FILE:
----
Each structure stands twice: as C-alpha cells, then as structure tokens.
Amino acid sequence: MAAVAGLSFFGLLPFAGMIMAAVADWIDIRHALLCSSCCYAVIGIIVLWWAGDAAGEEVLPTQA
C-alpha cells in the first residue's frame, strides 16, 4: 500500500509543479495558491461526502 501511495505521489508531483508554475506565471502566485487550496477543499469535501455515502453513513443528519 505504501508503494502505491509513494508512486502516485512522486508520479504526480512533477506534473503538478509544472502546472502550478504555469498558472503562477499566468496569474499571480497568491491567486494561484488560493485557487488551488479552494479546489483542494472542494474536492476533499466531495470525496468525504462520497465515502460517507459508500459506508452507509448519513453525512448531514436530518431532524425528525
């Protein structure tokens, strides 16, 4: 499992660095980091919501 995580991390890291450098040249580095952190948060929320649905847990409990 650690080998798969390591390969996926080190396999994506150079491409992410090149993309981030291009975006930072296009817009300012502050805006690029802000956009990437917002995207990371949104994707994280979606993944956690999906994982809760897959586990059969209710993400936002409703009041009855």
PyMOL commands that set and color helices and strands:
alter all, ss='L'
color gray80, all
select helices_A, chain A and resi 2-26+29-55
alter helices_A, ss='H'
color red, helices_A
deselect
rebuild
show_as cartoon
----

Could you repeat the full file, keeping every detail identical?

Each structure stands twice: as C-alpha cells, then as structure tokens.
Amino acid sequence: MAAVAGLSFFGLLPFAGMIMAAVADWIDIRHALLCSSCCYAVIGIIVLWWAGDAAGEEVLPTQA
C-alpha cells in the first residue's frame, strides 16, 4: 500500500509543479495558491461526502 501511495505521489508531483508554475506565471502566485487550496477543499469535501455515502453513513443528519 505504501508503494502505491509513494508512486502516485512522486508520479504526480512533477506534473503538478509544472502546472502550478504555469498558472503562477499566468496569474499571480497568491491567486494561484488560493485557487488551488479552494479546489483542494472542494474536492476533499466531495470525496468525504462520497465515502460517507459508500459506508452507509448519513453525512448531514436530518431532524425528525
């Protein structure tokens, strides 16, 4: 499992660095980091919501 995580991390890291450098040249580095952190948060929320649905847990409990 650690080998798969390591390969996926080190396999994506150079491409992410090149993309981030291009975006930072296009817009300012502050805006690029802000956009990437917002995207990371949104994707994280979606993944956690999906994982809760897959586990059969209710993400936002409703009041009855």
PyMOL commands that set and color helices and strands:
alter all, ss='L'
color gray80, all
select helices_A, chain A and resi 2-26+29-55
alter helices_A, ss='H'
color red, helices_A
deselect
rebuild
show_as cartoon